1 st Law of Thermodynamics Heat Transfer

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# 1 st Law of Thermodynamics Heat Transfer - PowerPoint PPT Presentation

1 st Law of Thermodynamics Heat Transfer Lecture 4 February 15, 2010 1020 1016 1016 1020 To convert from Z time to CST, subtract 6 hours. 05Z = 11 PM CST 1020 1020 1024 1016 1020 1016 1024 1020 1016 Review from last week

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## 1 st Law of Thermodynamics Heat Transfer

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### 1st Law of ThermodynamicsHeat Transfer

Lecture 4

February 15, 2010

1020

1016

1016

1020

To convert from Z time to CST, subtract 6 hours. 05Z = 11 PM CST

1020

1020

1024

1016

1020

1016

1024

1020

1016

Review from last week

In a cold cloud, all precipitation begins in the form of snow (ice crystals)

• 5 Main Precipitation Types

1. Rain drops of liquid water

2. Snow  ice crystals

3. Sleet frozen rain drops

4. Freezing Rain  rain the freezes on contact with a cold surface

5. Hail  large pieces of ice

How do we get this variety if the origin of the precipitation is the same?

Snow
• The surface temperature is 25°F (-4°C) and increases with height before decreasing.
• However, since the temperature remains below freezing at every height, any precipitation that falls will remain as snow.

http://www.srh.noaa.gov/jetstream//synoptic/precip.htm

Flurries -  Light snow falling for short durations. No accumulation or light dusting

• Showers - Snow falling at varying intensities for brief periods of time. Some accumulation is possible.
• Squalls -  Brief, intense snow showers accompanied by strong, gusty winds. Accumulation may be significant. Snow squalls are best known in the Great Lakes region.
• Blowing Snow - Wind-driven snow that reduces visibility and causes significant drifting.
• Blizzard - Winds over 35 mph with snow and blowing snow reducing visibility to less than ¼ mile for more than 3 hours.
Sleet
• Surface is below freezing
• As snow falls into the layer of air where the temperature is above freezing, the snow flakes partially melt.
• As the precipitation reenters the air that is below freezing, the precipitation will re-freeze into ice pellets that bounce off the ground, commonly called sleet.
• The most likely place for freezing rain and sleet is to the north of warm fronts. The cause of the wintertime mess is a layer of air above freezing aloft.

http://www.srh.noaa.gov/jetstream//synoptic/precip.htm

Freezing Rain
• Freezing rain will occur if the warm layer in the atmosphere is deep with only a shallow layer of below freezing air at the surface.
• The precipitation can begin as either rain and/or snow but becomes all rain in the warm layer.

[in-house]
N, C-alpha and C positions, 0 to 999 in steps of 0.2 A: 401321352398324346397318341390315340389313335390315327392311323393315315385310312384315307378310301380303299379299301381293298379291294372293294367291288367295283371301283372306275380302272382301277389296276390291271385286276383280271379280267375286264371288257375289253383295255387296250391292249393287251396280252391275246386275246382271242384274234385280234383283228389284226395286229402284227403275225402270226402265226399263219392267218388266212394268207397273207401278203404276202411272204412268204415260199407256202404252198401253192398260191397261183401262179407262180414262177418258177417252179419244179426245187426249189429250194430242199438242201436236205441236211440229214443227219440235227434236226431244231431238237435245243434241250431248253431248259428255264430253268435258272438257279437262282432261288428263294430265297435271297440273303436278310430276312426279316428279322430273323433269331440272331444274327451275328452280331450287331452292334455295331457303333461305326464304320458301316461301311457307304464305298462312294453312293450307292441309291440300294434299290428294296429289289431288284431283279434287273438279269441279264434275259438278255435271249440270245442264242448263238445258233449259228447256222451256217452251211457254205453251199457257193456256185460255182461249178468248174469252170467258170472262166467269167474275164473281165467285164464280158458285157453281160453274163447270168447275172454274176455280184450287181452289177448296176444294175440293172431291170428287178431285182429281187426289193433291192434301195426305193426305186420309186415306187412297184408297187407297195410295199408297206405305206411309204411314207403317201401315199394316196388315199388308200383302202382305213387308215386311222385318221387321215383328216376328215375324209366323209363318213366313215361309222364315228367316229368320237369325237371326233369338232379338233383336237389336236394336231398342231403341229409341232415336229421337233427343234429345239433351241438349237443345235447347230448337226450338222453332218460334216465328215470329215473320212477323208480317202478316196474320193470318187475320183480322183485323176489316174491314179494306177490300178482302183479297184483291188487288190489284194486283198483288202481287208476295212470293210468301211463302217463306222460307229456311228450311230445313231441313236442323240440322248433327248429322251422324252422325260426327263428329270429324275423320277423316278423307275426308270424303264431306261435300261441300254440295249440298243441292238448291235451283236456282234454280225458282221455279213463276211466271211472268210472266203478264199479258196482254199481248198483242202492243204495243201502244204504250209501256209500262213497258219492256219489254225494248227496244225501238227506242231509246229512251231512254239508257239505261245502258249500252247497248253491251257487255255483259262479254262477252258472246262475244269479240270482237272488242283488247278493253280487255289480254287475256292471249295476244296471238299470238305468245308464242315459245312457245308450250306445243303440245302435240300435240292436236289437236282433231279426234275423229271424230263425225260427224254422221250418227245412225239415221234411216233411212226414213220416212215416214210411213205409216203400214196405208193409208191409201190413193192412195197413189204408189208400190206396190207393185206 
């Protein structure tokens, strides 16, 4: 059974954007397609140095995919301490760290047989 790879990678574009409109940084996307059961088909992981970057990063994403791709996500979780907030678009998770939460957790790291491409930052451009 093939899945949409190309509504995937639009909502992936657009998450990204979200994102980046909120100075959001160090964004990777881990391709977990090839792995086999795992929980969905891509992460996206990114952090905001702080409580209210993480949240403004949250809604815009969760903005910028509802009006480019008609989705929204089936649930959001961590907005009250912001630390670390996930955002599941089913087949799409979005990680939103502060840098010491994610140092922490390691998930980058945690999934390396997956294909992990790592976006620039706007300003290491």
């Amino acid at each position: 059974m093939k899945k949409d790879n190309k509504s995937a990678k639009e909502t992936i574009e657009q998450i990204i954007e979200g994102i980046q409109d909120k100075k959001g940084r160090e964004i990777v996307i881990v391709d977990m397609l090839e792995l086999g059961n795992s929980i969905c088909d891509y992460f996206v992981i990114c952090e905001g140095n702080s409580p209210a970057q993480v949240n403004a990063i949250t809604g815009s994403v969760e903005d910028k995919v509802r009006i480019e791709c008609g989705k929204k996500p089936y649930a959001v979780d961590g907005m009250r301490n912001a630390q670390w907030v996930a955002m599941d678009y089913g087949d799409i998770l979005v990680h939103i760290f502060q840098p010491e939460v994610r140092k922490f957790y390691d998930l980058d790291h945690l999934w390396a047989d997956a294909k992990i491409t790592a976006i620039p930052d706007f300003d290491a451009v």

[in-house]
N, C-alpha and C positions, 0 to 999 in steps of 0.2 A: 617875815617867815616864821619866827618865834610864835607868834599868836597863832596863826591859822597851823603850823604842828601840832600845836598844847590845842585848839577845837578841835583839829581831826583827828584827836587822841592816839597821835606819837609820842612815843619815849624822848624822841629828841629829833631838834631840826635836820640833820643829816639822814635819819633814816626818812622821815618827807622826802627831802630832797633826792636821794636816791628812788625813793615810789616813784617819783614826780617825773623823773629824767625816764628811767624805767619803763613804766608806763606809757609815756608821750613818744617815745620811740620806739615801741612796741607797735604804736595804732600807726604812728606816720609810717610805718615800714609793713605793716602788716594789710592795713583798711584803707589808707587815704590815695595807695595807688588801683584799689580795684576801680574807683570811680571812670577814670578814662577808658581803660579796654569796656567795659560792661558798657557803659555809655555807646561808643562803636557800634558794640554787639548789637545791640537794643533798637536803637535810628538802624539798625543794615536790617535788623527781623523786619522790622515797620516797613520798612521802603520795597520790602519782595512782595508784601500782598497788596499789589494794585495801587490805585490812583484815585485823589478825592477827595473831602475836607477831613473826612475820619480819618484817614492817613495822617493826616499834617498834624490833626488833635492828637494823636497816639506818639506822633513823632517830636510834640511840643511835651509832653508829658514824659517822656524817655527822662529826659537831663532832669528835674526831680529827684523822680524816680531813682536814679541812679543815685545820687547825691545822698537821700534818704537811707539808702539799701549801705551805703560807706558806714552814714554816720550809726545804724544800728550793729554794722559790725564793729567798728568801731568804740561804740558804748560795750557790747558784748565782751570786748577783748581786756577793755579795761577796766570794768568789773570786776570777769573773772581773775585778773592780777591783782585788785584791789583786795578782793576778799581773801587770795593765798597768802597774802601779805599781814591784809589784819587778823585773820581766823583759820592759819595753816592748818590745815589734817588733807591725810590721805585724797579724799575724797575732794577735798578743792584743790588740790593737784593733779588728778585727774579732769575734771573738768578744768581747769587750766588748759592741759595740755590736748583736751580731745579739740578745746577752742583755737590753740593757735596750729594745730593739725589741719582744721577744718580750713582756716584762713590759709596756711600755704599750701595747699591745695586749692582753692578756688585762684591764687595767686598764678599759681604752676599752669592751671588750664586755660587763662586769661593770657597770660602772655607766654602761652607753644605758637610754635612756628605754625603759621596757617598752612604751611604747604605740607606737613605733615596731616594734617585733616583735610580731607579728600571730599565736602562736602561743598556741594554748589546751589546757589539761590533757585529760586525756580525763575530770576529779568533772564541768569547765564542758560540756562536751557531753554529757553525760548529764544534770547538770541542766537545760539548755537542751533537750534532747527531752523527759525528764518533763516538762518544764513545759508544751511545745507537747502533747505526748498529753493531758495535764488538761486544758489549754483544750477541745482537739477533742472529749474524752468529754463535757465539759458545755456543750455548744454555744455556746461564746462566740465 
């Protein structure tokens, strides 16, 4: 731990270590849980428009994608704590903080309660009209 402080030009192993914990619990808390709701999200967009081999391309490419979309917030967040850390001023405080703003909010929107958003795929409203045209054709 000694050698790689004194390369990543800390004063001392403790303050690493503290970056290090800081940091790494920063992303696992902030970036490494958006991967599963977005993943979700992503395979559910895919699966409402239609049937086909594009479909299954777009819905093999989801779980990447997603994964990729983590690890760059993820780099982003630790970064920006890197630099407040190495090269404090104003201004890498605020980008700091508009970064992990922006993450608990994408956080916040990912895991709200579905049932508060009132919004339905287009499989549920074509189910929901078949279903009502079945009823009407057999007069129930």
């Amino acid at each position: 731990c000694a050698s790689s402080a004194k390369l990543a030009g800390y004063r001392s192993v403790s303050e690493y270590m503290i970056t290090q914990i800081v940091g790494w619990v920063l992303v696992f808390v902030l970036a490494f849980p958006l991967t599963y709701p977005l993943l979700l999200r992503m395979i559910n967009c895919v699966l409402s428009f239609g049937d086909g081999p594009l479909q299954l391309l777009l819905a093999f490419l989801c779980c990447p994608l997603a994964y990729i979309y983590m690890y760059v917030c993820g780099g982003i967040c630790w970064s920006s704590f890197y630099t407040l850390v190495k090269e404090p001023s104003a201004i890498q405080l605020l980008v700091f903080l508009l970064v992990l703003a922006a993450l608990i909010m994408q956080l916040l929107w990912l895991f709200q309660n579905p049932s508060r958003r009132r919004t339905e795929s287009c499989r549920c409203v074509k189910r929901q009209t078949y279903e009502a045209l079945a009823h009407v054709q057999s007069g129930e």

• The rain falls back into the air that is below freezing but since the depth is shallow, the rain does not have time to freeze into sleet.
• Upon hitting the ground or objects such as bridges and vehicles, the rain freezes on contact.

http://www.srh.noaa.gov/jetstream//synoptic/precip.htm

Energy
• Energy is the ability or capacity to do work on some form of matter
• Work is done on matter when matter is either pushed, pulled, or lifted over some distance
• Potential energy – how much work that an object is capable of doing

PE = mgh

• Kinetic energy – the energy an object possesses as a result of its motion

KE = ½ mv2

Laws of Thermodynamics
• 1st Law of Thermodynamics – Energy cannot be created or destroyed.
• Energy lost during one process must equal the energy gained during another
• 2nd Law of Thermodynamics – Heat can spontaneously flow from a hotter object to a cooler object, but not the other way around.
• The amount of heat lost by the warm object is equivalent to the heat gained by the cooler object
First Law of Thermodynamics
• Conservation of energy:
• q = Δe + w
• The amount of heat (q) added to a system is equal to the change in internal energy (Δe) of the system plus any work (w) done by the system
Heat
• Heat is a form of energy and is the total internal energy of a substance
• Therefore the 1st law states that heat is really energy in the process of being transferred from a high temperature object to a lower temperature object.
• Heat transfer changes the internal energy of both systems involved
• Heat can be transferred by:
• Conduction
• Convection
Specific Heat
• Heat capacity of a substance is the ratio of heat absorbed (or released) by that substance to the corresponding temperature rise (or fall)
• The heat capacity of a substance per unit mass is called specific heat.
• Can be thought of a measure of the heat energy needed to heat 1 g of an object by 1ºC
• Different objects have different specific heat values

1 g of water must absorb about 4 times as much heat as the same quantity of air to raise its temperature by 1º C

• This is why the water temperature of a lake or ocean stays fairly constant during the day, while the temperature air might change more
• Because of this, water has a strong effect on weather and climate

Lowest energy

LIQUID

Highest energy

Latent Heat
• Latent heat is the amount of energy released or absorbed by a substance during a phase change